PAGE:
As we speak executives from the six default KiwiSaver providers will be anxiously thumbing through this action-packed final report from the Savings Working Group (SWG) hoping Bill English doesn't read the section calling for their death (of course, I mean the schemes not the executives).

The SWG report makes a strong argument for abolishing the default KiwiSaver system, handing full membership admin duties to the IRD and the asset management responsibilities to another government agency (a side project, perhaps, for the New Zealand Superannuation Fund).

This recommendation is sure to met stiff resistance from the six entities - AXA, AMP, Tower, Mercer, OnePath (formerly ING) and ASB - because the default system has delivered them a steady stream of clients and revenue.

According to my survey of KiwiSaver providers, the government handed the six default providers directly over 400,000 members in the year to March 31, 2010 (collecting fees of around $18 million) as well as giving them, inadvertently, an official seal of approval that no doubt attracted others to select these schemes for themselves.

It's not that these six schemes are particularly badly run or expensive but they are required by law to offer almost identical products, which the SWG says leads to senseless duplication that it estimates at least double the cost of a single, government-run default scheme.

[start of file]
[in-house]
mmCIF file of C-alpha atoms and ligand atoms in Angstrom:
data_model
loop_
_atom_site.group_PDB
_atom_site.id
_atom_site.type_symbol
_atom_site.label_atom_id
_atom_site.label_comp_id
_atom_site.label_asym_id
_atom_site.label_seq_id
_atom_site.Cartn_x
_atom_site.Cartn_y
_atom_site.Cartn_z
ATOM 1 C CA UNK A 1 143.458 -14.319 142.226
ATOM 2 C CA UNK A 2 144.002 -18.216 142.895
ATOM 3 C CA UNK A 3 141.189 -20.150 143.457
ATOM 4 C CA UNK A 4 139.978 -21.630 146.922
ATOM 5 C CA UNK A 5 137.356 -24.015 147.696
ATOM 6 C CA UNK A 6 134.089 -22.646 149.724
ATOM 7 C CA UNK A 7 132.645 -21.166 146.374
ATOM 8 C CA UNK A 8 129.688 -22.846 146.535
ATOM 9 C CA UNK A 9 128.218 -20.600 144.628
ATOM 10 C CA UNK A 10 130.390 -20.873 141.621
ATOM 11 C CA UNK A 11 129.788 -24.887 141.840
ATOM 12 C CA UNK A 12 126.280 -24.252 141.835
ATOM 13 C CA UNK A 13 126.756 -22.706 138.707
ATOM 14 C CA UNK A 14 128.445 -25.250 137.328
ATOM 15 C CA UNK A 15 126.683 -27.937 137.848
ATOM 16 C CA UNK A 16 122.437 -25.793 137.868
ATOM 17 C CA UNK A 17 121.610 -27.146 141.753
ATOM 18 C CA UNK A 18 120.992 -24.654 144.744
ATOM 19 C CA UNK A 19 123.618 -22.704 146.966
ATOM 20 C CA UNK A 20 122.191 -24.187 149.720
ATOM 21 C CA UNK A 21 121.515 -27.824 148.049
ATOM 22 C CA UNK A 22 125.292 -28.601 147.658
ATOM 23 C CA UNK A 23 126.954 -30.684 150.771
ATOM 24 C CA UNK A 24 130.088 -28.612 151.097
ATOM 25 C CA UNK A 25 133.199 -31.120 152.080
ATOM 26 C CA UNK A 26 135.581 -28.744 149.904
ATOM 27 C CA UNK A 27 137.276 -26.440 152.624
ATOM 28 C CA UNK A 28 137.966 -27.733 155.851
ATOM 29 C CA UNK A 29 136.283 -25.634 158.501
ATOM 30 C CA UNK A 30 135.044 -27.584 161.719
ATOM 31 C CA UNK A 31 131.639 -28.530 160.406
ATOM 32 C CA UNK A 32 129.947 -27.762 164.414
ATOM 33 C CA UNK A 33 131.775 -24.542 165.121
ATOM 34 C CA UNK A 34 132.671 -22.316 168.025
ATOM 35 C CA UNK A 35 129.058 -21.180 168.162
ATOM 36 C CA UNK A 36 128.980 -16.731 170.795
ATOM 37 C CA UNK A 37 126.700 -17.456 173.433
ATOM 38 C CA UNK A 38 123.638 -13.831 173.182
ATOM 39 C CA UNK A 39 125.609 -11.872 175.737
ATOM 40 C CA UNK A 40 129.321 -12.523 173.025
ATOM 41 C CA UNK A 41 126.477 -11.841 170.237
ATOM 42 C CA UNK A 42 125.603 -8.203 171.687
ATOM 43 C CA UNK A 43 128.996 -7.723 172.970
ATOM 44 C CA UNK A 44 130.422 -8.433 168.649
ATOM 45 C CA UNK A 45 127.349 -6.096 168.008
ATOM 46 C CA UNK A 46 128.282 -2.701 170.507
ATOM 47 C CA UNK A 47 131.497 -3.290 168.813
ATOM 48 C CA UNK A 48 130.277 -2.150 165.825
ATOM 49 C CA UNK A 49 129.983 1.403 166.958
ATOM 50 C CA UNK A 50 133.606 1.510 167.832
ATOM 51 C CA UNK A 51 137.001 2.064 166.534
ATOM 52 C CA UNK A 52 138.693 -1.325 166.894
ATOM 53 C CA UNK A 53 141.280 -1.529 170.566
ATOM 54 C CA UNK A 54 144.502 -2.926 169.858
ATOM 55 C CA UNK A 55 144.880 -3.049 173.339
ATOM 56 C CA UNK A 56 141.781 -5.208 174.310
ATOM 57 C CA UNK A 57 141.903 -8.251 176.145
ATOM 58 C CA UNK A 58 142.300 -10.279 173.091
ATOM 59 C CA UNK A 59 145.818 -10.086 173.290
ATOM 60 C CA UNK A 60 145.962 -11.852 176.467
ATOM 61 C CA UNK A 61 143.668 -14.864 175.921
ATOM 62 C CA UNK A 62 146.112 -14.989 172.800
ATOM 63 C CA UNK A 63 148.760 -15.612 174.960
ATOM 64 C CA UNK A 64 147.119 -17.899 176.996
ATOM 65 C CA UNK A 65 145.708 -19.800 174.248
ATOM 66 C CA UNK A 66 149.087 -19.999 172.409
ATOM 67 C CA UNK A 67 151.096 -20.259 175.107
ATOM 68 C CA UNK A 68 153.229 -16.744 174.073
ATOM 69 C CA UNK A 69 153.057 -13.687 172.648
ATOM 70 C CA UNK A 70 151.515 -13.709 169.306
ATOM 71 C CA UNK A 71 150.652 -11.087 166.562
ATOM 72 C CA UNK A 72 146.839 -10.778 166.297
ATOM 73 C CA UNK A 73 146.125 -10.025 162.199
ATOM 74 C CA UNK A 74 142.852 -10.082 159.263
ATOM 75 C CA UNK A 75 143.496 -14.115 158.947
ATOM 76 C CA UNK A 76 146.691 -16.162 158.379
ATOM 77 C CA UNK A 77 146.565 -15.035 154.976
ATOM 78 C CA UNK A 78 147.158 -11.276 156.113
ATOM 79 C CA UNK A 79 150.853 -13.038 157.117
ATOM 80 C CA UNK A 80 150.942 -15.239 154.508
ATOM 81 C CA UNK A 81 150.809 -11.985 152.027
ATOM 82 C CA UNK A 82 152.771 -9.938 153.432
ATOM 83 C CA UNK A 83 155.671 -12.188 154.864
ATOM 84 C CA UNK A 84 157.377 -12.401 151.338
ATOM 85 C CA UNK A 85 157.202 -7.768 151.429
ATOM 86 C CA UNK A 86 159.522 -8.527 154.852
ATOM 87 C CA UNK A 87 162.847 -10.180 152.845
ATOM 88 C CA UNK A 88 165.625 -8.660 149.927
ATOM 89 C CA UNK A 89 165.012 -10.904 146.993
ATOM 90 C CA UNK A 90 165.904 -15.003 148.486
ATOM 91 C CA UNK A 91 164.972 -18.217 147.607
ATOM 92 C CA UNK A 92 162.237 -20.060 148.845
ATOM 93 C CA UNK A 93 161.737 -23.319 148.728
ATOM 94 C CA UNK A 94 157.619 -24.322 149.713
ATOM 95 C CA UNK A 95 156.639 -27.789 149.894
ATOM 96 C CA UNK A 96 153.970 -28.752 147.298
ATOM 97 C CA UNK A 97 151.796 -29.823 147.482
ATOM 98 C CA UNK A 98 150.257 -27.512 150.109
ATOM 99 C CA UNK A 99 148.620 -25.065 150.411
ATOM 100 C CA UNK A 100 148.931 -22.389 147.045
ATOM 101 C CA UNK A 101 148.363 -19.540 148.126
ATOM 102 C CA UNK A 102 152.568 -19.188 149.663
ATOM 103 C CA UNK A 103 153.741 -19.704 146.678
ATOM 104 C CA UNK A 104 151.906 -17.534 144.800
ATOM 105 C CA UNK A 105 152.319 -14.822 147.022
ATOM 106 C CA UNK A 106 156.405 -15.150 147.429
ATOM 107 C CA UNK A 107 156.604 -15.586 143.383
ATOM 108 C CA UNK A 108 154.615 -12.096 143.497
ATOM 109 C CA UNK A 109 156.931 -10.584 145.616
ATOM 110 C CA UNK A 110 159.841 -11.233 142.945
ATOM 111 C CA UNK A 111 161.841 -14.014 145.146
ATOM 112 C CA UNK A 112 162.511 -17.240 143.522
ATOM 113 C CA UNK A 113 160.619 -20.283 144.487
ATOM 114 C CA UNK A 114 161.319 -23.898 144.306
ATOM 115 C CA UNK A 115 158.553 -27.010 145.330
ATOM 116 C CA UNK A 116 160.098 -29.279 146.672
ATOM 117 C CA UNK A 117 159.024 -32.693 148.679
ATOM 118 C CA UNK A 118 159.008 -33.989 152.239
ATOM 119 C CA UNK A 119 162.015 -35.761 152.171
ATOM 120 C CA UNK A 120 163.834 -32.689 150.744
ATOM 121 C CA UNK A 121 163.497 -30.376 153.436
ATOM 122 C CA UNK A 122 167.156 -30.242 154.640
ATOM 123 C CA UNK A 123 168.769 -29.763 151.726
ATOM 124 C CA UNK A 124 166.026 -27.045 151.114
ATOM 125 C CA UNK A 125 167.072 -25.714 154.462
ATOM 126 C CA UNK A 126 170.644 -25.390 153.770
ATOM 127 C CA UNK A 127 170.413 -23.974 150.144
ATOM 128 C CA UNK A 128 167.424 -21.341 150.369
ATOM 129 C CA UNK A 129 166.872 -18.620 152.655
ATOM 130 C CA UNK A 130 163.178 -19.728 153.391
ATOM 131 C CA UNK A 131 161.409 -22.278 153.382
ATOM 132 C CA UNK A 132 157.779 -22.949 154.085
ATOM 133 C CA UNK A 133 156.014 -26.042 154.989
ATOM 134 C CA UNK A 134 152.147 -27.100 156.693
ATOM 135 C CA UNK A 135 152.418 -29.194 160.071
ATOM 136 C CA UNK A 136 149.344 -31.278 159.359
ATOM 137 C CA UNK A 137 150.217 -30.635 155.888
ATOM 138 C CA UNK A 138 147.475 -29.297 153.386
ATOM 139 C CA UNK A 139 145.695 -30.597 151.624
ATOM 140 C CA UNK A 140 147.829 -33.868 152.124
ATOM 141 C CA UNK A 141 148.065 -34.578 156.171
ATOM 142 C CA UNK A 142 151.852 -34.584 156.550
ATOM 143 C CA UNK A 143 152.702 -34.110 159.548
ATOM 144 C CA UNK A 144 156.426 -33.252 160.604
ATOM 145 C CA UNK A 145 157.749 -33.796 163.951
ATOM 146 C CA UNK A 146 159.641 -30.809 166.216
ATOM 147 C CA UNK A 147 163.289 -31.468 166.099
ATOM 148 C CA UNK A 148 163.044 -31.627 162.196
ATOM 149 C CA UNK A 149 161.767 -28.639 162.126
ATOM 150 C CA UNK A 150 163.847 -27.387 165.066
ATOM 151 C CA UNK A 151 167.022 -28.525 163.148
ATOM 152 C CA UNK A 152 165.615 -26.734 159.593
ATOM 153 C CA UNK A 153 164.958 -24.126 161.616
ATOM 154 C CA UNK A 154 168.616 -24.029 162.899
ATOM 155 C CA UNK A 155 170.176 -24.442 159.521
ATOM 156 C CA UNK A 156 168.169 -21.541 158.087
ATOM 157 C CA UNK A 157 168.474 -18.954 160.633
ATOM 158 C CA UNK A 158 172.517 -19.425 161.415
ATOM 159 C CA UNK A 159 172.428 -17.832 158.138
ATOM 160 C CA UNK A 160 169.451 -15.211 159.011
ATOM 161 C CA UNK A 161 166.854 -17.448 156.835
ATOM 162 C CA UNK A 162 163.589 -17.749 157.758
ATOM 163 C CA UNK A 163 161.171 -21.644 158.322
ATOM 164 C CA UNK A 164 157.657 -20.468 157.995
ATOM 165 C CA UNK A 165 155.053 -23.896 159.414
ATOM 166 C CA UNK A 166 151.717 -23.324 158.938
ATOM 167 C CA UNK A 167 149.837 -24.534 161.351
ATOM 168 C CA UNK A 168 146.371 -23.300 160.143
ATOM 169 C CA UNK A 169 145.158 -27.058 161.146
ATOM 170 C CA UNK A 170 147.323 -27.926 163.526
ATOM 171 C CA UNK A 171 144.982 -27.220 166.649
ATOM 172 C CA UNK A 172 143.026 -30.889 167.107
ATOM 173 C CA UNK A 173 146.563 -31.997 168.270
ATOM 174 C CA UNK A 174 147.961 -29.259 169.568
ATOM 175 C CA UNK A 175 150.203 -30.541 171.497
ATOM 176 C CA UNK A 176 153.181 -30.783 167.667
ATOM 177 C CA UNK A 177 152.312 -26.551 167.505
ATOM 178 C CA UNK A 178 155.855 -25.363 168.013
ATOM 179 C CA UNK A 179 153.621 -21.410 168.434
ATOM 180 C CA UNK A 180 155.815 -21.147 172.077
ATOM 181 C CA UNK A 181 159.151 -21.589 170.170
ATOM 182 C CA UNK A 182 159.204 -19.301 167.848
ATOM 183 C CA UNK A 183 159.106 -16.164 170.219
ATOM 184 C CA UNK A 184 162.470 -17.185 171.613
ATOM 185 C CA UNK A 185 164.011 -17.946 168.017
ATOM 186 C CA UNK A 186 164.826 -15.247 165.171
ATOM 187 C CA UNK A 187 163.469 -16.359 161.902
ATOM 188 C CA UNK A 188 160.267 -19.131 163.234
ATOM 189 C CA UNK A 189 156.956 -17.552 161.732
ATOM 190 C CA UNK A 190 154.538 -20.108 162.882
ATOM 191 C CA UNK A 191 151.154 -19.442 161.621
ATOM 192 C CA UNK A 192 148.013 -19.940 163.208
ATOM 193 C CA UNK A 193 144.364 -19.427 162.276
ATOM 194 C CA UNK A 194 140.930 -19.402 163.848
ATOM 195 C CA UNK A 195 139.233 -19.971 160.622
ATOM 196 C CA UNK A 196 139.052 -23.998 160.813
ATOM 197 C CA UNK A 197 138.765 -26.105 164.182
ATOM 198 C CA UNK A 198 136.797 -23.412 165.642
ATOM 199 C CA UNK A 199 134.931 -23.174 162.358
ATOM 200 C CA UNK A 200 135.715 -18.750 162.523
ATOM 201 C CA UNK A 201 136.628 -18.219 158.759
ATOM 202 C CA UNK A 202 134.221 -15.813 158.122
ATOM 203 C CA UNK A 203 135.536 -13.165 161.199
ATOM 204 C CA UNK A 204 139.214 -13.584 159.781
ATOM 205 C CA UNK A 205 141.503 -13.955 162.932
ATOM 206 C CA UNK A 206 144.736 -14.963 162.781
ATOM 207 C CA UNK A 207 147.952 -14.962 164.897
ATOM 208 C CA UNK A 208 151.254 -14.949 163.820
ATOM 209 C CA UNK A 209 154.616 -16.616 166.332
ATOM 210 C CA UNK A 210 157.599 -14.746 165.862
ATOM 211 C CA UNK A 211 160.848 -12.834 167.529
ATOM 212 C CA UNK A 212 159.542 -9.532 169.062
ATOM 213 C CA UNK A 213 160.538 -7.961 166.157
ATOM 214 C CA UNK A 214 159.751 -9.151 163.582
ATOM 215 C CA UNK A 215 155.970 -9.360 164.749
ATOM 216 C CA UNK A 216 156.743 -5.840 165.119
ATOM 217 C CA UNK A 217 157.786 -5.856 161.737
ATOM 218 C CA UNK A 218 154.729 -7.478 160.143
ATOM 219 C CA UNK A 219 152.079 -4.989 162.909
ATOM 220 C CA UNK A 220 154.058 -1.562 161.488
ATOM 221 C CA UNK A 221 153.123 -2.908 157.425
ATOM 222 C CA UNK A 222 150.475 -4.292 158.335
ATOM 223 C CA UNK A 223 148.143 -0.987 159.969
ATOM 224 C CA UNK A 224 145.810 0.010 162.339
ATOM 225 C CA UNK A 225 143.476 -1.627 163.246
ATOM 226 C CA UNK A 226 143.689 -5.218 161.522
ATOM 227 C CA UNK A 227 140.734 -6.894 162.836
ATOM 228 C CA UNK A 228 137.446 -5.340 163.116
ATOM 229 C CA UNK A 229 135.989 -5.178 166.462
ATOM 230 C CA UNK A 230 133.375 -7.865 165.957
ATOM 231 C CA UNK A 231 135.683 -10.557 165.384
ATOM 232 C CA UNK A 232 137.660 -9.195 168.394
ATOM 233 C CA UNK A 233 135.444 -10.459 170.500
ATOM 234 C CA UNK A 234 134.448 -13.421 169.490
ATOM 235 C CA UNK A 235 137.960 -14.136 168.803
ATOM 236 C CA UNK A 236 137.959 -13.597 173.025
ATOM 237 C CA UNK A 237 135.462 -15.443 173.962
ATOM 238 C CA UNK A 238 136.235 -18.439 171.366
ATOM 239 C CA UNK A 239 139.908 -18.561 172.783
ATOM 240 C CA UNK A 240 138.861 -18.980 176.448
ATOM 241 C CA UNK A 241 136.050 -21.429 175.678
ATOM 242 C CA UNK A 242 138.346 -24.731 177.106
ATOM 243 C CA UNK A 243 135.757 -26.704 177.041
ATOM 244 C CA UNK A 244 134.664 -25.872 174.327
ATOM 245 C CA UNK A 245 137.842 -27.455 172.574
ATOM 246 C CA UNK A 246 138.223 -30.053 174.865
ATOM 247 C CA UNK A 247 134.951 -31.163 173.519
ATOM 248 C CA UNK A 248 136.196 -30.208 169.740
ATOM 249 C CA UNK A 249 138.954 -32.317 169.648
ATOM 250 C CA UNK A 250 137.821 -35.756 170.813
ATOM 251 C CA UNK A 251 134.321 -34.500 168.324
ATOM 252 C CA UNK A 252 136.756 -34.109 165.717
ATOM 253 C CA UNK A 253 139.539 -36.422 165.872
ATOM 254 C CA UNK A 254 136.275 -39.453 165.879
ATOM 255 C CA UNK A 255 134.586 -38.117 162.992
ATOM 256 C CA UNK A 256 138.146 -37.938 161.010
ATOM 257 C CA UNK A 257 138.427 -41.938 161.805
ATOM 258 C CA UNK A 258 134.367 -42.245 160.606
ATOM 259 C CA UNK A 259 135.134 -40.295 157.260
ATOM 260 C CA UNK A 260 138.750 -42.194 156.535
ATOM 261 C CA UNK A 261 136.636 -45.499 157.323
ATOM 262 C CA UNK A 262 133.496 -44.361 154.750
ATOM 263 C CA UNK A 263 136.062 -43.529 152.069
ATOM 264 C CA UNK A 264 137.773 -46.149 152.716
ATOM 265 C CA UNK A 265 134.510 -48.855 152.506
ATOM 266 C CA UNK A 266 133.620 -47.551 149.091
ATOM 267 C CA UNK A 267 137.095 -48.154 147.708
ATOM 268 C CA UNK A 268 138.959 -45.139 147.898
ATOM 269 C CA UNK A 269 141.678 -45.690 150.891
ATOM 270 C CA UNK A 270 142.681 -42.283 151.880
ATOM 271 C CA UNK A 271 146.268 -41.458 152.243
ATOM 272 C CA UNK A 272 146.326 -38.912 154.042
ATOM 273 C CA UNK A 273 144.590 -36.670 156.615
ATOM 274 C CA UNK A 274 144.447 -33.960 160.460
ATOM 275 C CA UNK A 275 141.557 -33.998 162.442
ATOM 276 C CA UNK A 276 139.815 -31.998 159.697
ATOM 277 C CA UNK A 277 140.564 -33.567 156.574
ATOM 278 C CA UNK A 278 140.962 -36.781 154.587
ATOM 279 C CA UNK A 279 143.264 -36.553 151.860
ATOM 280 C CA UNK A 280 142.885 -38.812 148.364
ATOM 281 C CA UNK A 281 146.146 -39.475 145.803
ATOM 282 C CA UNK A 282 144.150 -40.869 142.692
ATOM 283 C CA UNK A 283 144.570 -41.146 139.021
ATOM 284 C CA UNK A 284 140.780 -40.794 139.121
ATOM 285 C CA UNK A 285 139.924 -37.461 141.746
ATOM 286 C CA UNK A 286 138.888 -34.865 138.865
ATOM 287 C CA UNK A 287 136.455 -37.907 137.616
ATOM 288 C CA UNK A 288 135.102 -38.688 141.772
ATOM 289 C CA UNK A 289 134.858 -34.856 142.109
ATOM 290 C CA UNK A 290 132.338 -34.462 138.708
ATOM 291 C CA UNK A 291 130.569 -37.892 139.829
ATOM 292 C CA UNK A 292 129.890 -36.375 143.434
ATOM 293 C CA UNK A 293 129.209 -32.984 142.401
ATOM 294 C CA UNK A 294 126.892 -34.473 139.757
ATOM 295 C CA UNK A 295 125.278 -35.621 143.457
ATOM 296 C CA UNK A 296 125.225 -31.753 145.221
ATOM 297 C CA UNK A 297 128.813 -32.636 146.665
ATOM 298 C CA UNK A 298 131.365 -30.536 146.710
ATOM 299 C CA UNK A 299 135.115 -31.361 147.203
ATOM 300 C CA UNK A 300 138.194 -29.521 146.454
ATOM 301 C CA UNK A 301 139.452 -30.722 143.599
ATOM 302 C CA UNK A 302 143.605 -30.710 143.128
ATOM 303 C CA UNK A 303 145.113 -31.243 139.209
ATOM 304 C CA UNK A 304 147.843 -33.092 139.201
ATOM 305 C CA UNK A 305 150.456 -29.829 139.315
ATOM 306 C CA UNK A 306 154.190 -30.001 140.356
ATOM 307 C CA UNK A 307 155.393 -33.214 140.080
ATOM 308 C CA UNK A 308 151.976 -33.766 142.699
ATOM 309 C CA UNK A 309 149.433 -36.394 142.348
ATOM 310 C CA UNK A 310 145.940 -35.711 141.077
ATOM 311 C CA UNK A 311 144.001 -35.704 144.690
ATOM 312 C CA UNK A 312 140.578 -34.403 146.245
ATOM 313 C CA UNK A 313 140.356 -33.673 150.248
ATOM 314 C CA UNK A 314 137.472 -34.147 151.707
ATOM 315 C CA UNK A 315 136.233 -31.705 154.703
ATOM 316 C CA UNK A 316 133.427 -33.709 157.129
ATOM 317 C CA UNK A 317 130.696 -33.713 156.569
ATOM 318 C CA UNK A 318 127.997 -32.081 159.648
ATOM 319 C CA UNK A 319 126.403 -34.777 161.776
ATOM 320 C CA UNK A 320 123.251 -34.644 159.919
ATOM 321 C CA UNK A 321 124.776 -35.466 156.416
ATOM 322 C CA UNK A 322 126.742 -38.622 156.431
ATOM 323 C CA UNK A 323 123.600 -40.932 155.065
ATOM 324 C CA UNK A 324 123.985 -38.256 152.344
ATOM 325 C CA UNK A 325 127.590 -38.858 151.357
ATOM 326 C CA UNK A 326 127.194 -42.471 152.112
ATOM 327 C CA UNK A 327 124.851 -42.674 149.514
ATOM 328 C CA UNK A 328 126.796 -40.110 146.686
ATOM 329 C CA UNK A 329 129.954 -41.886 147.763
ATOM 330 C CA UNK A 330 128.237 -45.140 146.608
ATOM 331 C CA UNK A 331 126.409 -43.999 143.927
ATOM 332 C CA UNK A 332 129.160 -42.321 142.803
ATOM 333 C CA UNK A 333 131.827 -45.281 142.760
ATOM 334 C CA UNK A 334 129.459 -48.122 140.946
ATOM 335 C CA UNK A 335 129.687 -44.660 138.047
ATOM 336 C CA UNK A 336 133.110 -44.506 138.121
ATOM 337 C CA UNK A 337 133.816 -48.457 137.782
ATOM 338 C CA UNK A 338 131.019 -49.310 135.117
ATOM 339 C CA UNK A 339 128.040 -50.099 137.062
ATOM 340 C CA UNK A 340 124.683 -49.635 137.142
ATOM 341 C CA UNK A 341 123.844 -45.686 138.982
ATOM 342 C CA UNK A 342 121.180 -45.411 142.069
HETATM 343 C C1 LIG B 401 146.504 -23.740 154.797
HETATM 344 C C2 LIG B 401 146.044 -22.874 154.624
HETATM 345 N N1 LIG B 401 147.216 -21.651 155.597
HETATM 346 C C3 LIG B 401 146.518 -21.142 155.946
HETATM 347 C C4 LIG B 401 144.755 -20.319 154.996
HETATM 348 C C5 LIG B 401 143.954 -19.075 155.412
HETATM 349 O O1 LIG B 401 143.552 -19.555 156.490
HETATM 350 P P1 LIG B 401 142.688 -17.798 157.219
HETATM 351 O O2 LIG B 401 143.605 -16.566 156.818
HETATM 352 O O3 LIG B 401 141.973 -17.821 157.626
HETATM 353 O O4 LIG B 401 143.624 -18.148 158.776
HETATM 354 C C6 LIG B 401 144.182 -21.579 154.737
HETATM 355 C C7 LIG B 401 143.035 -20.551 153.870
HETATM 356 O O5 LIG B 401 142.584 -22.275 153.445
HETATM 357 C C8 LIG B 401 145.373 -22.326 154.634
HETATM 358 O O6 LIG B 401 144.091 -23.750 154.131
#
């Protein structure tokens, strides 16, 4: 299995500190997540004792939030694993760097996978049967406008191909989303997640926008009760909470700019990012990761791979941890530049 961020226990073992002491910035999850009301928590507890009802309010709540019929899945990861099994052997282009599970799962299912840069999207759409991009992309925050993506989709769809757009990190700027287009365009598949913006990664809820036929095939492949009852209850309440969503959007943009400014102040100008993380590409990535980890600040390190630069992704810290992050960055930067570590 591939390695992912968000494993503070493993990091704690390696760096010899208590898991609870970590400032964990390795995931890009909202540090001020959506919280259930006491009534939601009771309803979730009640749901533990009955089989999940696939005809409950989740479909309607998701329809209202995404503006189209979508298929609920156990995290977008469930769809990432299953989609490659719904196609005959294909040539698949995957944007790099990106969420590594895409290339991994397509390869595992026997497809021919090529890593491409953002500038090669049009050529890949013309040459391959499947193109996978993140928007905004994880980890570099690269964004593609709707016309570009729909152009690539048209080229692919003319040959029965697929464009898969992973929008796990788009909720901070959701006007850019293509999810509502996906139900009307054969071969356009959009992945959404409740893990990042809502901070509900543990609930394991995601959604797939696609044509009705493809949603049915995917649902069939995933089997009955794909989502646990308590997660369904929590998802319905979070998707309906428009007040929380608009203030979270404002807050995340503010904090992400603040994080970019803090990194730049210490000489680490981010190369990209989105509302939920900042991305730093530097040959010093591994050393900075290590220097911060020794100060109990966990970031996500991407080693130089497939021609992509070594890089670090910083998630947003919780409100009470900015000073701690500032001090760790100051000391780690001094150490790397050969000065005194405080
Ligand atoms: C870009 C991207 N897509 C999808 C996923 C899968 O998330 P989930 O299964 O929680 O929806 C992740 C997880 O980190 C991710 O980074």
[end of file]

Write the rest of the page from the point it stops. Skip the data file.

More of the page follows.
Over the course of 20 years the SWG report says that could mean an extra $2.5 billion credited to KiwiSaver member accounts rather than in providers' pockets.

As a sop to the default providers - who, to be fair, have spent millions setting up the schemes - the SWG suggests they may be allowed to manage a portion of the money (albeit only in low-cost index funds) for a specified period.

It's understood the default providers, too, could continue to market their more expensive products and services to their (former) scheme members.

But the SWG also wants to radically alter the current default asset allocation rules, which weight heavily to low-risk fixed interest investments, to a more age-appropriate asset mix based on modern portfolio thinking.

The report envisages five funds within the single default scheme that members would be allocated to by age bracket if they did not select their own. All default funds would invest only in passive index products.

Finally, the SWG floats the idea of a further low-risk default fund that invests only in short-term government bonds in an attempt to attract the extremely risk-averse to KiwiSaver.

If English does get around to reading this stuff the default providers have good cause to worry.